The Medical Profession, Moral Entrepreneurship, Moral Panics and Social Control

The terms “impaired physician” and the “disruptive physician” are used as labels of deviancy. As deviants who allegedly threaten the very core of medicine (patient care) and the business of medicine (profit) they must be stopped at all costs. Belief in the seriousness of the situation justifies intolerance and unfair treatment. The evidentiary standard is lowered. Aided by a “conspiracy of silence” among doctors in which impaired colleagues are not reported necessitates identification of them by any means necessary. Increase the grand scale of the hunt.

Disrupted Physician

IMG_9005The Medical Profession, Moral Entrepreneurship, and Social Control

Sociologist Stanley Cohen  used the term “”moral panic” to characterize the amplification of deviance by the media, the public, and agents of social control.1  Labeled as being outside the central core values of consensual society, the deviants in the designated group are perceived as posing a threat to both the values of society and society itself.   Belief in the seriousness of the situation justifies intolerance and unfair treatment of the accused.   The evidentiary standard is lowered.

Howard Becker describes the role of “moral entrepreneurs,” who crusade for making and enforcing rules that benefit their own interests by bringing them to the attention of the public and those in positions of power and authority under the guise of righting a society evil. 2

And according to cultural theorist Stuart Hall, the media obtain their information from the primary definers of social…

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3 thoughts on “The Medical Profession, Moral Entrepreneurship, Moral Panics and Social Control

  1. Hi Michael,
    because of my upbringing, I had to give a great deal of thought to the politics of human relations – to why and how people attain and use ‘power.’ I remember reading in The Magus ‘My father’s temper was like a big red dog – he not so much lost it as loosed it.’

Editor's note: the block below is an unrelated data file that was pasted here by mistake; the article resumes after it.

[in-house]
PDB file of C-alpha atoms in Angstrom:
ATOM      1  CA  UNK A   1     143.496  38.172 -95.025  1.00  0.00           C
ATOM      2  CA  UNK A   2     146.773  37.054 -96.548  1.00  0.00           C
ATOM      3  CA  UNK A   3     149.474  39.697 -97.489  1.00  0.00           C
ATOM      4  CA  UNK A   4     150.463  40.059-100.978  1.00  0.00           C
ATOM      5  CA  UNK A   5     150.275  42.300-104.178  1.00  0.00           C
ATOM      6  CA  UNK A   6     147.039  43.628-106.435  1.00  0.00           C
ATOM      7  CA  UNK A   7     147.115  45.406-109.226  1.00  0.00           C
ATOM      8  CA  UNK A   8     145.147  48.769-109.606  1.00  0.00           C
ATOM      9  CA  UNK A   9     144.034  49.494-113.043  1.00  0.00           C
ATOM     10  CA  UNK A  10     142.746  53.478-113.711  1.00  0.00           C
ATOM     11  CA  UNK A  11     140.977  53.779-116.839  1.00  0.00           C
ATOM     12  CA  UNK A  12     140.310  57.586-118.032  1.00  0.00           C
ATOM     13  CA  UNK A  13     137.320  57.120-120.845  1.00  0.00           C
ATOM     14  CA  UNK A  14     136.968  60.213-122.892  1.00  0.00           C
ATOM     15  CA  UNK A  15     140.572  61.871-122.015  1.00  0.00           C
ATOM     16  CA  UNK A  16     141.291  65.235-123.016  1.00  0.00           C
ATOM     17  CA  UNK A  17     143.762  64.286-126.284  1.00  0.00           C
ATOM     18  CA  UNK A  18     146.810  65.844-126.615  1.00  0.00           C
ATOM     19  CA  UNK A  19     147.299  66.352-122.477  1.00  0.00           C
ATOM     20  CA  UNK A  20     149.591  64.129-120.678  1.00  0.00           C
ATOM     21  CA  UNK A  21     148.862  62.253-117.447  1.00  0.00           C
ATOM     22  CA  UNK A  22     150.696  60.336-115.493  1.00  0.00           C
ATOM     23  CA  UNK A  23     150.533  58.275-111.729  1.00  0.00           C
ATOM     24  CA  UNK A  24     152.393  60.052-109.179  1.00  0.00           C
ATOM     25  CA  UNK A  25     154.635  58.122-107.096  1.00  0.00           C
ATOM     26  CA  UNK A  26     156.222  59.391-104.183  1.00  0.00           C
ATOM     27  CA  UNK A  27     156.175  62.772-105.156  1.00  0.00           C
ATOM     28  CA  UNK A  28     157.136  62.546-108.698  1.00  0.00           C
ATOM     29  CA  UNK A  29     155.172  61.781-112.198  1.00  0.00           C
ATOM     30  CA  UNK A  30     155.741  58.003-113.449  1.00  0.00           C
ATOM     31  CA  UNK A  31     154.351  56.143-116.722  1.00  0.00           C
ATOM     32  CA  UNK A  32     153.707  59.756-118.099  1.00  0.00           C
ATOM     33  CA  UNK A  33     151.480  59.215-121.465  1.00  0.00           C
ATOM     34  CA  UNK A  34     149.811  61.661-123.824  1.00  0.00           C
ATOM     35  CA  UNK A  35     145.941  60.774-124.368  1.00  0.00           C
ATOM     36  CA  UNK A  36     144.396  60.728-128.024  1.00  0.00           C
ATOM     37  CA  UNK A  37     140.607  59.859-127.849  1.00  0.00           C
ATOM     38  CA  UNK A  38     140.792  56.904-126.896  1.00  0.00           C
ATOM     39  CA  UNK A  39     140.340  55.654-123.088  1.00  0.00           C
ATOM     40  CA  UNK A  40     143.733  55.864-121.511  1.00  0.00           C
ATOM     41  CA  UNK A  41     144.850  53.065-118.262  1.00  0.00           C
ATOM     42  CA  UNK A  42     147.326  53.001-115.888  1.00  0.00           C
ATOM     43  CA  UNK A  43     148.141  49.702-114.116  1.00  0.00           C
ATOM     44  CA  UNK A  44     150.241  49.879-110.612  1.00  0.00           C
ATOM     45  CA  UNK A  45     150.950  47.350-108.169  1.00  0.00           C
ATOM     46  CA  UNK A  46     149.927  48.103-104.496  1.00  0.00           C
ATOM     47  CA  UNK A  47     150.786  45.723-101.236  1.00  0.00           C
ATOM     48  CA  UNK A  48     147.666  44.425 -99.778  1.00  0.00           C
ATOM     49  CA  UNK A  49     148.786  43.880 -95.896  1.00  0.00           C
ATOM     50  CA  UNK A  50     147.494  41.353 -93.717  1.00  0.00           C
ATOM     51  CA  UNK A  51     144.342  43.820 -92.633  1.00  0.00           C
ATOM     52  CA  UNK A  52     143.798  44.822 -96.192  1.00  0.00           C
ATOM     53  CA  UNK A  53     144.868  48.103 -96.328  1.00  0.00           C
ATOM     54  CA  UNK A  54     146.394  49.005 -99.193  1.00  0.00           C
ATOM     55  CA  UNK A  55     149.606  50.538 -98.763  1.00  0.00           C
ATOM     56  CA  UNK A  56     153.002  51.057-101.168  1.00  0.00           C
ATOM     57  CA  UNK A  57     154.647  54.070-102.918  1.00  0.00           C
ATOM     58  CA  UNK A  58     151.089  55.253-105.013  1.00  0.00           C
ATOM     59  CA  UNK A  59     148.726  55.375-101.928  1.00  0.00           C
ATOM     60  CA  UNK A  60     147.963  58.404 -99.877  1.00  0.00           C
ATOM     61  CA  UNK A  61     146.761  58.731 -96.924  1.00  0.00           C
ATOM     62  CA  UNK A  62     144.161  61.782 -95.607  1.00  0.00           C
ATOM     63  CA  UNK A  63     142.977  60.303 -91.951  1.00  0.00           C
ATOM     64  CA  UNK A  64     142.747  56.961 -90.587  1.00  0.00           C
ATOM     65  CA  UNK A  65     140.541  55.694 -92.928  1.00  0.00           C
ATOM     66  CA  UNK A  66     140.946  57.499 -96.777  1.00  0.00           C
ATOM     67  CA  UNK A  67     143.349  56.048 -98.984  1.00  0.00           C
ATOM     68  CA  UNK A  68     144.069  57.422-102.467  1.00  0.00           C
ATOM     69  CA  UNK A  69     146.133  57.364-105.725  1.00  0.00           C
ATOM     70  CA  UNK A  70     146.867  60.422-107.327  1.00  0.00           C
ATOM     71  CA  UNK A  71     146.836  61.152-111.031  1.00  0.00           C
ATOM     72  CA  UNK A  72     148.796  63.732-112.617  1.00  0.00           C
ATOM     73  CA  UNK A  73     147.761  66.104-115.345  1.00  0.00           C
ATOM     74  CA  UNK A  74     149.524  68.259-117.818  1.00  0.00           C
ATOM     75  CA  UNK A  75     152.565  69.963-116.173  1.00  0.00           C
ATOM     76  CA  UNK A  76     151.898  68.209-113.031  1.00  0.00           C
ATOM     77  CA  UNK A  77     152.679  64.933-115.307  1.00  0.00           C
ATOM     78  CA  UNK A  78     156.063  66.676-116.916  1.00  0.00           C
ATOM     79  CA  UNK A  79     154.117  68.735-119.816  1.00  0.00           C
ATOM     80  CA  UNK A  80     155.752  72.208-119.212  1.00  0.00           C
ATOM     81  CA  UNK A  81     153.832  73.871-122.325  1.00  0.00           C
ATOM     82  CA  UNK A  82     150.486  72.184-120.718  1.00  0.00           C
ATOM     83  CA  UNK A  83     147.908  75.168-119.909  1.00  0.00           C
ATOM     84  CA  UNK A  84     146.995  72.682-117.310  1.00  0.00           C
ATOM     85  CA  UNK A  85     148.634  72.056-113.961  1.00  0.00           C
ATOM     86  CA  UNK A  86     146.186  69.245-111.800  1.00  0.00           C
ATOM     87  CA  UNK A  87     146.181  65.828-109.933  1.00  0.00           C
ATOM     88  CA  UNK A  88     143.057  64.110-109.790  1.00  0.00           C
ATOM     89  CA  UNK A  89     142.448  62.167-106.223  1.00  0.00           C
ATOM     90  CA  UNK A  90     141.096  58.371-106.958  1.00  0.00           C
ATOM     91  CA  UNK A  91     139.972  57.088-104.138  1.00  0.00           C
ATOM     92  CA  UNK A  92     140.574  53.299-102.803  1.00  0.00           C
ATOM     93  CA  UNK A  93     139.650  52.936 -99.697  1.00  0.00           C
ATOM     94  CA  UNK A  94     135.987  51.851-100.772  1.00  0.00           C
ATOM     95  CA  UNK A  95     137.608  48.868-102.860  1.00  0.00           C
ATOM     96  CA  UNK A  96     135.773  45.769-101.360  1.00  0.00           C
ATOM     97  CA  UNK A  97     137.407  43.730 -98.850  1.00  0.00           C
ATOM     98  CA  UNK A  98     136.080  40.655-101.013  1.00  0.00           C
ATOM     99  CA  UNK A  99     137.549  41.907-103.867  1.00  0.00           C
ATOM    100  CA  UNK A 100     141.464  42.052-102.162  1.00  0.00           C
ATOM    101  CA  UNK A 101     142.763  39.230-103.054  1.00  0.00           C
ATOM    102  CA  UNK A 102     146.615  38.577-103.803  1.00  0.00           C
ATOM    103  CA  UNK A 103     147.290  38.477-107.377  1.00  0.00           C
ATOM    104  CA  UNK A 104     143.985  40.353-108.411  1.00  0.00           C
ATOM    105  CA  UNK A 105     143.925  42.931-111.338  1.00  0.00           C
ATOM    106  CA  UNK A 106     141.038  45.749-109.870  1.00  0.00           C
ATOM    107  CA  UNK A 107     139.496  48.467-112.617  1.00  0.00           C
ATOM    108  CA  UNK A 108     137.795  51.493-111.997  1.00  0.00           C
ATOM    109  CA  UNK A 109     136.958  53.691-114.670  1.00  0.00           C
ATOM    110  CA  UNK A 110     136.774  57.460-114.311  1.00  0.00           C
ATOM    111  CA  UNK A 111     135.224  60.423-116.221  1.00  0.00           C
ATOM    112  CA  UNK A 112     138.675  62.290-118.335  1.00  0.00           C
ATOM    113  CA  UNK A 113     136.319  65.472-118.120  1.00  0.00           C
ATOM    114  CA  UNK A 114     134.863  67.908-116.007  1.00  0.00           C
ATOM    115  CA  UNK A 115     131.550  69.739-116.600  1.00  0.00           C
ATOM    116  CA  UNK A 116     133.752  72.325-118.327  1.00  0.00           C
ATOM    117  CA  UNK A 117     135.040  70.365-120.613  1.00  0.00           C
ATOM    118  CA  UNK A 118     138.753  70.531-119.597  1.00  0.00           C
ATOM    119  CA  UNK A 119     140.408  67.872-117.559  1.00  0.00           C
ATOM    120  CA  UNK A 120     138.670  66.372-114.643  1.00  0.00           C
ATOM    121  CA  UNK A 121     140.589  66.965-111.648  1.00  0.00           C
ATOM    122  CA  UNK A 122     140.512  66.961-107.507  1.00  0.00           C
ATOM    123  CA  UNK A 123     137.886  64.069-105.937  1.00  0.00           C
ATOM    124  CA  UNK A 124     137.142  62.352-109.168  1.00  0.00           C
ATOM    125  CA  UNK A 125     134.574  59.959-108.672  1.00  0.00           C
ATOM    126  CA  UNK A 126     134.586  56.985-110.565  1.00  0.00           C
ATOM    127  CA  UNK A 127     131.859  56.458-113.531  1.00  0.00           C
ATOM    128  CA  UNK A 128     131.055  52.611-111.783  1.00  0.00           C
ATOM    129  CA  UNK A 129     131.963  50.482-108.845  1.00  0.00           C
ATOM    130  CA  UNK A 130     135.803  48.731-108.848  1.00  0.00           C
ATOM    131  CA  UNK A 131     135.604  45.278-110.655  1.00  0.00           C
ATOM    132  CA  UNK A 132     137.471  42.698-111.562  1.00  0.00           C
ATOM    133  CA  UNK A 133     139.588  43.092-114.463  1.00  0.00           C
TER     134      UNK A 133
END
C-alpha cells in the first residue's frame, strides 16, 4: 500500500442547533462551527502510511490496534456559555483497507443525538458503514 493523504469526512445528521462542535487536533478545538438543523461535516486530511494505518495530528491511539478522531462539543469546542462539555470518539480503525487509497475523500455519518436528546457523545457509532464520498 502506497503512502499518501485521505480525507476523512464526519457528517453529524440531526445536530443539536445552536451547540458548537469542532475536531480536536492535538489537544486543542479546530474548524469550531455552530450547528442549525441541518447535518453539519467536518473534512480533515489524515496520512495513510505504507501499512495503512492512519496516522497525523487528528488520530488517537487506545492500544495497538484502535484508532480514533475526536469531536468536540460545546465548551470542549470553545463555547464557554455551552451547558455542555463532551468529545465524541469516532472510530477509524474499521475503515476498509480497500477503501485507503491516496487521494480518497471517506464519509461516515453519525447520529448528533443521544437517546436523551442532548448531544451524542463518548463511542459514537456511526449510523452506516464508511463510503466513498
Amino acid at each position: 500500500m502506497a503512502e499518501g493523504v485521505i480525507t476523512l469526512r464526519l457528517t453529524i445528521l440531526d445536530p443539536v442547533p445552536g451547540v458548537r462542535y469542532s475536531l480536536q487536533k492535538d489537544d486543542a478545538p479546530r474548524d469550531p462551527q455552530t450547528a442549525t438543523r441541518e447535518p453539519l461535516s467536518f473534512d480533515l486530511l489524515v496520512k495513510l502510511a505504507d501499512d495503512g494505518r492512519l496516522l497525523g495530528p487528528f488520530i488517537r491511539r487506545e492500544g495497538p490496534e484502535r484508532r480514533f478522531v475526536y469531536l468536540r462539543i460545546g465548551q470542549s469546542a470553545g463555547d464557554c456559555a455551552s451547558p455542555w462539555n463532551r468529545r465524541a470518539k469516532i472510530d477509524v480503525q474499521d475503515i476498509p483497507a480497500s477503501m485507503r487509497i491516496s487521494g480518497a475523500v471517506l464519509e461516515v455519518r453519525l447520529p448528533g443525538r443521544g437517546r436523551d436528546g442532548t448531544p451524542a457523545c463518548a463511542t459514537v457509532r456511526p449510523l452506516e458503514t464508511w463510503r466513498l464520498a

You, too, seem extremely sensitive to how power functions and to the ugly aspects of it, to the injustices perpetrated on the basis of it. You have obviously given this aspect of human relations a lot of thought.

    If only a lot more people were and did likewise but it is extremely difficult to acknowledge and engage with the depth and ugliness of dirt in human psyches.

    I have checked the words I remembered from long ago against those in The Magus and think the correct text is worth repeating here

    ‘Like all men not really up to their job, he was a stickler for externals and petty quotidian things; and in lieu of an intellect he had accumulated an armoury of capitalised key-words like Discipline and Tradition and Responsibility. If I ever dared – I seldom did – to argue with him, he would produce one of these totem words and cosh me with it, as no doubt in similar circumstances he quelled his subalterns. If one still refused to lie down and die, he lost, or loosed, his temper. His temper was like a red dog, and he always had it close to hand.’

    Excellent words.

    Best wishes,

    Phil

    Liked by 2 people

  2. For many years I sought out holistic medicine. I still do. I hope that many doctors change their role as Big Pharm doctors to our healers. It’s long overdue. You have a conscience and you need to be in medicine, Michael. (I visit Northampton Wellness Center in MA annually)

    Liked by 1 person

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